TUESDAY, Oct. 22 (HealthDay News) -- A diagnosis of pancreatic
cancer usually carries with it a poor prognosis, and the news may
be even worse for those who are obese: It could mean dying two to
three months sooner than pancreatic cancer patients of normal
weight, new research shows.
Prior studies have tied obesity to a higher chance of getting
pancreatic cancer, but the new study asked whether the disease
affects the tumor's aggressiveness and the patient's overall
"[The new research] adds to the growing body of evidence that obesity is linked to cancer," said Dr. Smitha Krishnamurthi, an associate professor of medicine at the Case Western Reserve University School of Medicine.
The study was published Oct. 21 in the
Journal of Clinical Oncology. Krishnamurthi was not involved
in the new study, but did write a related journal commentary.
Because it is so often asymptomatic and is detected late,
pancreatic cancer remains one of the most deadly tumor types.
According to the American Cancer Society, more than 45,000 people
will be diagnosed with the disease this year, and it will claim
over 38,000 lives.
In the new study, a team led by Dr. Brian Wolpin, an assistant
professor of medicine at the Dana-Farber Cancer Institute and
Harvard Medical School, collected data on more than 900 patients
with pancreatic cancer who took part in either the Nurses' Health
Study or the Health Professionals Follow-Up Study. These patients
were diagnosed during a 24-year period, the researchers said.
After diagnosis, the patients lived for an average of only five
months. Normal-weight patients, however, lived two to three months
longer than obese patients, the researchers found.
This association remained strong even after the researchers took
into account factors such as age, sex, race, ethnicity, smoking and
the stage of the cancer at diagnosis. The study did not, however,
prove a cause-and-effect relationship between weight and length of
In addition, obese patients were more likely to have more
advanced cancer at the time they were diagnosed compared with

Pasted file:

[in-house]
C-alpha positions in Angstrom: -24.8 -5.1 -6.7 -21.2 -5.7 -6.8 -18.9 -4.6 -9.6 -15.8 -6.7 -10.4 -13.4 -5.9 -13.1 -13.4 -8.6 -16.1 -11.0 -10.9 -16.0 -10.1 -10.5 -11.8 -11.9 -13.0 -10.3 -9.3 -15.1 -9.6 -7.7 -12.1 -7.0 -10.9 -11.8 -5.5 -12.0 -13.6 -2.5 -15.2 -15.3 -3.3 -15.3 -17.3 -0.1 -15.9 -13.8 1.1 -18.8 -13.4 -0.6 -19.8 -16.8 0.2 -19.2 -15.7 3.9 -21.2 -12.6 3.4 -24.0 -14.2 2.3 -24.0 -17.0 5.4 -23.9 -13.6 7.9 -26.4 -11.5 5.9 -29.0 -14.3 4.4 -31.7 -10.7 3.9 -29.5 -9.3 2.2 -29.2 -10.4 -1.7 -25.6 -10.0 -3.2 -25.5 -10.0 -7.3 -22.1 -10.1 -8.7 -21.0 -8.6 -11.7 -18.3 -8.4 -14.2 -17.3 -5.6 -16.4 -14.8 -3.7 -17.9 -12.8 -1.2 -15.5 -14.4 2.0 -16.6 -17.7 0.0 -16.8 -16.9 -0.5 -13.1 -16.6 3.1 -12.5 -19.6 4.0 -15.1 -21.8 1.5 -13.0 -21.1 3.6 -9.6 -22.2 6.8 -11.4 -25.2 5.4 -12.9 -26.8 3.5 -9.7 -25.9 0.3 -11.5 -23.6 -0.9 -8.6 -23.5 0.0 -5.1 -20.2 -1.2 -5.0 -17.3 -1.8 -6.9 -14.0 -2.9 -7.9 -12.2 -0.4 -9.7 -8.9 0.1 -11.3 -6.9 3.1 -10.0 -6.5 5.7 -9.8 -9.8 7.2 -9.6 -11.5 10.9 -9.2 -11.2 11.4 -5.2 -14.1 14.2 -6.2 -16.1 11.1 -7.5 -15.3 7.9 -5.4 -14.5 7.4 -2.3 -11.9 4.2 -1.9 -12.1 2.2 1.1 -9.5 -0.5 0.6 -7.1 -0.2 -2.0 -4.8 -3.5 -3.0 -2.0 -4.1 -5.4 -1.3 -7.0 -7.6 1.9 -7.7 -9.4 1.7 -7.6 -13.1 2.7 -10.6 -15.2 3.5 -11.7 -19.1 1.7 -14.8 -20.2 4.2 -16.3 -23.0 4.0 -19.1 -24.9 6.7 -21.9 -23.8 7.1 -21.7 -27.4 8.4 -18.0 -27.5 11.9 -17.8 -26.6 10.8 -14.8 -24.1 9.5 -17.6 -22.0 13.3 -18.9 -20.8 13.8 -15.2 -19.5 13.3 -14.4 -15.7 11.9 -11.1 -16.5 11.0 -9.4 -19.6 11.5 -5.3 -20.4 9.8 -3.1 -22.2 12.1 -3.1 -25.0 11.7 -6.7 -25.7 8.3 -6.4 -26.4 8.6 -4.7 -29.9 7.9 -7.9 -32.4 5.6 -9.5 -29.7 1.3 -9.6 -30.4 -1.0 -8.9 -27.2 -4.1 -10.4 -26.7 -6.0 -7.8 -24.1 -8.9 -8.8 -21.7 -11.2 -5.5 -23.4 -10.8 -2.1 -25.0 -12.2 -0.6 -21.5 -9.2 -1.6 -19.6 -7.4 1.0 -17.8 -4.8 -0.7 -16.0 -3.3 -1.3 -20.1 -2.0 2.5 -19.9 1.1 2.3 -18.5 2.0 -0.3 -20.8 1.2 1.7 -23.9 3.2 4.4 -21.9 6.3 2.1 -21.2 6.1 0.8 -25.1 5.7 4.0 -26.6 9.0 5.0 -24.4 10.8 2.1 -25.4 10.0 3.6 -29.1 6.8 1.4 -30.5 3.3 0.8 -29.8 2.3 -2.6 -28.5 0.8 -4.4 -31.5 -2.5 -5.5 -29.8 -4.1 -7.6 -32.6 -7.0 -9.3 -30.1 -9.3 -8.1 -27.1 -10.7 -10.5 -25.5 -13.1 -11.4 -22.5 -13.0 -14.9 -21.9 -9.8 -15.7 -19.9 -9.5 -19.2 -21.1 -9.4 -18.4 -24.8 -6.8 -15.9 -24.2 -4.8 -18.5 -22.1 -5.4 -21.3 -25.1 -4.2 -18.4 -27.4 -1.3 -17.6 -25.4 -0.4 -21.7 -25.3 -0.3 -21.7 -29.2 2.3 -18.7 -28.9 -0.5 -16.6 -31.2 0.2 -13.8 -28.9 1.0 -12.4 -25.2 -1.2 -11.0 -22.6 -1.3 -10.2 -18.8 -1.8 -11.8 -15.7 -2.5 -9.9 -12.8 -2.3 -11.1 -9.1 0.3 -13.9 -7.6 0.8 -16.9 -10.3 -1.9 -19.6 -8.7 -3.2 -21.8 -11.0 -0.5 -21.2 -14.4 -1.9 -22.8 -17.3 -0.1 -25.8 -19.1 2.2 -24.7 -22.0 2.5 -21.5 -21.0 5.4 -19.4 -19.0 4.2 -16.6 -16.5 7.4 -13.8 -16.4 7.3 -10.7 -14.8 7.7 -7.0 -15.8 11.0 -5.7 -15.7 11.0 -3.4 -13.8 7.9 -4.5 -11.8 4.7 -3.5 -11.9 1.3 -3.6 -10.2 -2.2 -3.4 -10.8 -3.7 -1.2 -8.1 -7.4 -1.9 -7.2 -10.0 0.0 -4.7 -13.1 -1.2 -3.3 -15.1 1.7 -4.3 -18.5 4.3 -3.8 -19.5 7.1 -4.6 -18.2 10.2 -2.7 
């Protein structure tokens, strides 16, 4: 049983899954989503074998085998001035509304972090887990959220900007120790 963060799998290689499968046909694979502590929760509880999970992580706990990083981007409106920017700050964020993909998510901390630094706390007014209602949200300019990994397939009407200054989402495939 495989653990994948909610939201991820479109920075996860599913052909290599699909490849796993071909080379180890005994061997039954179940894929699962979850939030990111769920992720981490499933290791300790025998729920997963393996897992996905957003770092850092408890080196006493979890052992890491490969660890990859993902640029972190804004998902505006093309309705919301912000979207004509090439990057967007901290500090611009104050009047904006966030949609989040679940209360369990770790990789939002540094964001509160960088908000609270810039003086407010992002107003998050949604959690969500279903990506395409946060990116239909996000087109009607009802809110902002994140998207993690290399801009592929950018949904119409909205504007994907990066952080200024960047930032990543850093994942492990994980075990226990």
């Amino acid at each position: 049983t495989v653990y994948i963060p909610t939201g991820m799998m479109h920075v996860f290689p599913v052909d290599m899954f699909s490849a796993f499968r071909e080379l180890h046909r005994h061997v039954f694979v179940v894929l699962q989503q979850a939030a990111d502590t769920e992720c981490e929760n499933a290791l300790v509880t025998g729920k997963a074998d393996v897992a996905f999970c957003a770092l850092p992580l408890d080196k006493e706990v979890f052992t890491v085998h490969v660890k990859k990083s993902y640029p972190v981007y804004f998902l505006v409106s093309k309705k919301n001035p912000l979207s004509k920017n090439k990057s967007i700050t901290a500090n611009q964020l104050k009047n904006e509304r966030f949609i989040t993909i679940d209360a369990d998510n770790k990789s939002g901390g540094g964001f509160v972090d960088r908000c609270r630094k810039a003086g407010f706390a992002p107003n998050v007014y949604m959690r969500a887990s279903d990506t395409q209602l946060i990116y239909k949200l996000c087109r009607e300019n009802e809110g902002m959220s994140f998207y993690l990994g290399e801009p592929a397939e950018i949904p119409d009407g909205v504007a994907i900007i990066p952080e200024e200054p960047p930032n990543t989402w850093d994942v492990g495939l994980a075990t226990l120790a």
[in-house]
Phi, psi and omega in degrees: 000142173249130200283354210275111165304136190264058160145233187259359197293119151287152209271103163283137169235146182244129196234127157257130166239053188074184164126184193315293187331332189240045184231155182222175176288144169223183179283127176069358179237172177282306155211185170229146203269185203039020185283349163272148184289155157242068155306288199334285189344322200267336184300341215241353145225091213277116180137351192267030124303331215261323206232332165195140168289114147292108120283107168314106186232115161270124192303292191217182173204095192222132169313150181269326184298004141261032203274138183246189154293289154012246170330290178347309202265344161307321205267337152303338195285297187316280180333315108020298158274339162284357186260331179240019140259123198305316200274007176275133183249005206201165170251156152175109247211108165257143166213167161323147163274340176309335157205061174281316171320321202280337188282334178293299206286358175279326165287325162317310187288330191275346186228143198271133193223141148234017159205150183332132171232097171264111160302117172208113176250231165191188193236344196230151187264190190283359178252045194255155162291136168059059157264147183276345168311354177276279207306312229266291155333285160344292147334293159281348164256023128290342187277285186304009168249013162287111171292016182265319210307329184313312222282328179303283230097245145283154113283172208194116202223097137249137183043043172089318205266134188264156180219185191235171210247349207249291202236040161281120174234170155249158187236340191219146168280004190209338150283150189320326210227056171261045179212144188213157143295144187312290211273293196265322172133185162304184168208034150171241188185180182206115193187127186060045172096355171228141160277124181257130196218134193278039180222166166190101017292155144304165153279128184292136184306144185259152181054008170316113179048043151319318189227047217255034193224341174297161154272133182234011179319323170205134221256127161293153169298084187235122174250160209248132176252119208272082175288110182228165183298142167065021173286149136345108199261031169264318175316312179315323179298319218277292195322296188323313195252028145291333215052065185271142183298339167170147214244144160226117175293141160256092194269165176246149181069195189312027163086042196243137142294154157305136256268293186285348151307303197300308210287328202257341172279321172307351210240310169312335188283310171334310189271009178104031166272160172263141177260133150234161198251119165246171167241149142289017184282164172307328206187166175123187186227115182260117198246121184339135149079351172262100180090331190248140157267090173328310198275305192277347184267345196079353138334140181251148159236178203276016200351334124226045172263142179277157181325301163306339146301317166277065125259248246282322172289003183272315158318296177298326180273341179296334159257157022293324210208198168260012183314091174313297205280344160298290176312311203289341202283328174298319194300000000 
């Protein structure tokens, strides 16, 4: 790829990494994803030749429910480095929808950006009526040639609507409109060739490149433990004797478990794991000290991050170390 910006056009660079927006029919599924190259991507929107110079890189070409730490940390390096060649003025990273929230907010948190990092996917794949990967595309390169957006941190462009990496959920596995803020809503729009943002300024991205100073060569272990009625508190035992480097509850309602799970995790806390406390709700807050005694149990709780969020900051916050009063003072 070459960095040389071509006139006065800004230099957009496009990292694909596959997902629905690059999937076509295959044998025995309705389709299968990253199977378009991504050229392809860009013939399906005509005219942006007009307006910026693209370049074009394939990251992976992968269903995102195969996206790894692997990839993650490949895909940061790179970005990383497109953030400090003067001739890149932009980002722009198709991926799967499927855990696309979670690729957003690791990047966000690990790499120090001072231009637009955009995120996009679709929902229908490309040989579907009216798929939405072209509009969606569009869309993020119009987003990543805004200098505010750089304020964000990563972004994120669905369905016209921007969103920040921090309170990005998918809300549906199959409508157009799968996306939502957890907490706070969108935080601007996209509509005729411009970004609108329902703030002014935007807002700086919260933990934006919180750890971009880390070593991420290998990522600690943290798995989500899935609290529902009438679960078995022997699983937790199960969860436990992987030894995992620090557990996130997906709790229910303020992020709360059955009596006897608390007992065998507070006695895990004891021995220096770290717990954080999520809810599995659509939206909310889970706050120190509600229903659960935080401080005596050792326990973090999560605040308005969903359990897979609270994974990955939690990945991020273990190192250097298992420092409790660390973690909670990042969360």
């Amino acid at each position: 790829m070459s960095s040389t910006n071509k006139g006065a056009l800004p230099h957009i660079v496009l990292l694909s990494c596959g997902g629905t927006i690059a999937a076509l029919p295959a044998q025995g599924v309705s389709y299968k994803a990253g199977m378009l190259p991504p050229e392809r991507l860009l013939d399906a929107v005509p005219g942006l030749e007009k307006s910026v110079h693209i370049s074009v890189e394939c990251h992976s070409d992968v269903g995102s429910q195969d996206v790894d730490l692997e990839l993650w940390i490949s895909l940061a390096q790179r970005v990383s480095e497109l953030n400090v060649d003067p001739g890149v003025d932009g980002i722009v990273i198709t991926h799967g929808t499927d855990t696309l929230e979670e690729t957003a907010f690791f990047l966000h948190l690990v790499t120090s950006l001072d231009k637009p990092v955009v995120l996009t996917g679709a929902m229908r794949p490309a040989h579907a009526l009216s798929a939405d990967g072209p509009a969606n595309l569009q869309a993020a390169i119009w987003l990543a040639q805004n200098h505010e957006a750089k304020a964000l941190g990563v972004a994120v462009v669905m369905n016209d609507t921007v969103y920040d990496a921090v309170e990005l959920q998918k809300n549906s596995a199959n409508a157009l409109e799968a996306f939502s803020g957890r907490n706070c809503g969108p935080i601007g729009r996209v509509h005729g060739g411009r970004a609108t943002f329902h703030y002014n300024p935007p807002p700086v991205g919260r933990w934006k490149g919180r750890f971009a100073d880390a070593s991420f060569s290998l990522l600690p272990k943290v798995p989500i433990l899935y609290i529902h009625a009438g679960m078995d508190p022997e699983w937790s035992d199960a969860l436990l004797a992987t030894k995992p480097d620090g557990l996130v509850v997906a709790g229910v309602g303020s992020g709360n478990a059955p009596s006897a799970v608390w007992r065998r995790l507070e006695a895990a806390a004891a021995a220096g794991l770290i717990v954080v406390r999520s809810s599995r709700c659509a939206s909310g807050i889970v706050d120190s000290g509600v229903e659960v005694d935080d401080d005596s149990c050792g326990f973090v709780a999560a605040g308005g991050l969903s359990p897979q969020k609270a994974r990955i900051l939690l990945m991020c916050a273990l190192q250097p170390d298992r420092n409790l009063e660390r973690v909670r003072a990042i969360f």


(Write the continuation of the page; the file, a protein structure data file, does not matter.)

normal-weight patients. Overall, the cancer had already showed
signs of spreading in 72 percent of obese patients at the time of
diagnosis, compared with 59 percent of normal-weight patients.
It also seemed to matter how long the patient had been obese --
the association between weight and survival was strongest for the
202 patients who were obese 18 to 20 years before being diagnosed
with pancreatic cancer.
Krishnamurthi said the reasons for the link aren't clear. She
said the study can't tell us whether shorter survival in obese
patients "was due to biologic changes that can occur in obesity,
such as increased inflammation in the body, or whether the obesity
caused other conditions that interfered with the treatment of
"We need more research into how obesity may increase cancer rates and/or aggressiveness," she said.
In a statement from the journal, lead author Wolpin said the
research "reinforces the importance of maintaining a healthy weight
throughout your life, which may lead to better outcomes after
diagnosis and help prevent pancreatic cancer from developing."
"While our findings will not affect the way we treat patients today, they provide new leads for investigating the molecular pathways that may be responsible for the survival difference between obese and healthy-weight patients," Wolpin said. "Hopefully, in the future, that research will bring new approaches for treatment of pancreatic cancer."
Another expert agreed.
"This finding may provide clues about the biology of pancreatic cancer that could eventually be useful in treating patients," said Eric Jacobs, strategic director of pharmacoepidemiology at the American Cancer Society.
"At this point, however, the great majority of pancreatic cancer patients, regardless of their weight, will die of their disease within a few years," Jacobs said. "The most important thing to know about obesity and pancreatic cancer is that maintaining a healthy weight throughout life can help lower the risk of ever developing this highly fatal cancer."
For more information on pancreatic cancer, visit the
American Cancer Society.
Please be aware that this information is provided to supplement the care provided by your physician. It is neither intended nor implied to be a substitute for professional medical advice. CALL YOUR HEALTHCARE PROVIDER IMMEDIATELY IF YOU THINK YOU MAY HAVE A MEDICAL EMERGENCY. Always seek the advice of your physician or other qualified health provider prior to starting any new treatment or with any questions you may have regarding a medical condition.
Copyright © EBSCO Publishing. All rights reserved.